Sara Melson, "Dirty Mind" (Nettwerk)
Hyped on: Stereo Subversion; Mainstream Isn't So Bad…Is It?; Brewed Fresh
Who: A decidedly Midwestern native (Indiana, to be exact) now based in L.A., Sara Melson is muscling up to get in the currently glutted mix of engaging female singer-songwriters vying to be this year’s Feist. She comes armed with much stage experience (Melson has opened for a disparate lot, including Black Rebel Motorcycle Club and Mojave 3) and a panoramic collection of well-crafted estro-pop.
What: At her best, Melson rides an easy musical highway that’s equal parts Sheryl Crow at her country-rocking best, a commercial Aimee Mann and a much more mature Fiona Apple. She’s backed by a respectfully reserved band that sounds capable of ripping it up in concert. Her bold, expressive lyricism is reflective of someone ready to put her unfortunate romantic past fully behind her and explore the endless possibilities of true liberation (see the down-home groove of the album’s title track). While not every song is as fully realized as the record’s top tunes, Melson makes a respectable bid to cross over into the land of Ingrid Michaelson and Sara Bareilles as one of the top guitar-strumming girls to watch.
Made for: Ladies looking for a new patron saint of female empowerment. Guys that love empowered ladies with a guitar and something to say. Casual Fiona Apple fans who can’t be bothered to wait around for her to make a new record. Anyone looking for a female artist not quite as “out there” as Feist or Sia. Friends going through a break-up in need of self-affirming anthems.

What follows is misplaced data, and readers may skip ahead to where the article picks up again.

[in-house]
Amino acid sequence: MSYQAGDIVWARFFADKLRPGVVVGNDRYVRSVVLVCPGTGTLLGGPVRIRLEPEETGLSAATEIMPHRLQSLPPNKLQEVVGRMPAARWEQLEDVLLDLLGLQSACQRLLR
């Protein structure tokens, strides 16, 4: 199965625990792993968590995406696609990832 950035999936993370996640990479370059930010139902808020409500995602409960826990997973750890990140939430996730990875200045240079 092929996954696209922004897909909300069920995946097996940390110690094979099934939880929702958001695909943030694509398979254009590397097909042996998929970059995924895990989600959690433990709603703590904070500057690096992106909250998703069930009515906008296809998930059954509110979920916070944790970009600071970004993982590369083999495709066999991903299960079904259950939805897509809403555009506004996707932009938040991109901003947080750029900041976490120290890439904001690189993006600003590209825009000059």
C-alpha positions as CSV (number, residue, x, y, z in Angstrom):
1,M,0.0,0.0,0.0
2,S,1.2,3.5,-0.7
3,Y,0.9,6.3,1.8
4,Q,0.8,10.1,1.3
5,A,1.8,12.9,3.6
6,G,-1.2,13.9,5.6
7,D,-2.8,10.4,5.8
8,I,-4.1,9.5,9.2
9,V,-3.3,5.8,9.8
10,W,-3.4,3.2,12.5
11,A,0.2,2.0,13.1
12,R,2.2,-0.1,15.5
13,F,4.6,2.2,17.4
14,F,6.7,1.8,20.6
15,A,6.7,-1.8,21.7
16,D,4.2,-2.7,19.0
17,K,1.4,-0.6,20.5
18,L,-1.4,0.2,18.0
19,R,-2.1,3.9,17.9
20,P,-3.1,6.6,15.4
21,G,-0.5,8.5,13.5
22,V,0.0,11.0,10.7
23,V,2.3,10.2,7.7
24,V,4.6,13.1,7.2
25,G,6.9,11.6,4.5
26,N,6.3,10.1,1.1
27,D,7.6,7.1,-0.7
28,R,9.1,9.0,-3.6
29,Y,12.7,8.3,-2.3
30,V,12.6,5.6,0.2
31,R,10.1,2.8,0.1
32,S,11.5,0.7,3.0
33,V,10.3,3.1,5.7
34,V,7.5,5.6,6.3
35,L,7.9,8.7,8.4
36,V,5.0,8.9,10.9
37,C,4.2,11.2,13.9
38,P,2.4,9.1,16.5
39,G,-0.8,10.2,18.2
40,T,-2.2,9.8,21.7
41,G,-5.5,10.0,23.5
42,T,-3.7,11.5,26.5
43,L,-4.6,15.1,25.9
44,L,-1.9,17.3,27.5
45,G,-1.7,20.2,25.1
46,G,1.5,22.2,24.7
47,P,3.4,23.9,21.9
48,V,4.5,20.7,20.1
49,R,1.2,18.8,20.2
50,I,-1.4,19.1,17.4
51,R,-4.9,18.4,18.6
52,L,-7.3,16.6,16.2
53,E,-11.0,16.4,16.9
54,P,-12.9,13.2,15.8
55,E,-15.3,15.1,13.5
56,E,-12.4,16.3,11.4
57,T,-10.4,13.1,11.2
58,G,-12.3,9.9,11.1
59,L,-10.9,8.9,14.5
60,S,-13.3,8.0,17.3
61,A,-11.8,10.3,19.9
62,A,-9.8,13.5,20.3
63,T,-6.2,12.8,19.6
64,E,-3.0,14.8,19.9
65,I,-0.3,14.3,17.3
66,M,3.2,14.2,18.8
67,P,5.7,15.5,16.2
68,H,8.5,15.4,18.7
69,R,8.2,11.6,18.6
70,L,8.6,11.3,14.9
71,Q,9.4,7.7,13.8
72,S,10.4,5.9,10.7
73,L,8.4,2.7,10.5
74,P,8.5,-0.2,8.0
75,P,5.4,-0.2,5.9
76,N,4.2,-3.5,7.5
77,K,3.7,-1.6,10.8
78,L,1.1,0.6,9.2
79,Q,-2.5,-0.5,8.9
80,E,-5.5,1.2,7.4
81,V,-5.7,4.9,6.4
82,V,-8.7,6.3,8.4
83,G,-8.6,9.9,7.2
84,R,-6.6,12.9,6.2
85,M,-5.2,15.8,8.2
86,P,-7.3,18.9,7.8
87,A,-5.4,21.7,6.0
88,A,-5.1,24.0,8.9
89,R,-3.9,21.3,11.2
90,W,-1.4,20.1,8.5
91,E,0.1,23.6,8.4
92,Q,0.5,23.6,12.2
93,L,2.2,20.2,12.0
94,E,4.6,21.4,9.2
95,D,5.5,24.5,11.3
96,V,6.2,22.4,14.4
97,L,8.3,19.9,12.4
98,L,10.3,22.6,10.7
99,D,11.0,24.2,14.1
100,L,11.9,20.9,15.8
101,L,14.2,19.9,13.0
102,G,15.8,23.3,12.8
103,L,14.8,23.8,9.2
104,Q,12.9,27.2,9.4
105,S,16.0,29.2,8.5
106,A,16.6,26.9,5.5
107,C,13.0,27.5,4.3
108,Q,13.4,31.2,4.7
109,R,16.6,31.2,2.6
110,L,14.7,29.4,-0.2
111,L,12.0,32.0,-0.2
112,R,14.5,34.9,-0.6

X-factor: Melson’s debut album is on famed Canadian indie label Nettwerk, which is where another Canadian Sarah, as in McLachlan, got her start. – STS
Genghis Tron, "Board Up the House" (Relapse)
Hyped on: 20 Jazz Funk Greats; Audiversity
Who: A Philly-based hard rock trio with an unusual, synth-based sound—they are to keyboards as Slayer’s Dave Lombardo is to drums. In the last few years, GT has served as opener for a who’s who of underground metal, including stints with Converge, Dillinger Escape Plan and High on Fire (they’re also South by Southwest favorites).
What: Hey, who really needs a drummer? Or a bassist? Turning conventional thrash on its end, Genghis Tron foregoes the rhythm section and utilizes drum machines and assorted synths to create their racket. A track like “I Won’t Come Back Alive” skitters along, as the echo-filled vocals of the awesomely named Mookie Singerman wash over a dischordant Moog before breaking down into a NIN-inspired screech fest. “Chapels,” however, is every bit the musical facepunch that a Pig Destroyer or Converge track would offer, with some moody, Theremin-sounding solos. Then there’s “City on a Hill,” which features a funky electro breakdown straight outta “Krush Groove.”
Made for: Hipster metalheads. People who think electronica, thrash and prog are equally great. Fans of anything with the word “Tron.”
X-Factor: Completists, beware: the band has released two tour-only EPs, one of which (2006’s “Cape of Hate”) had only 150 copies pressed. – KM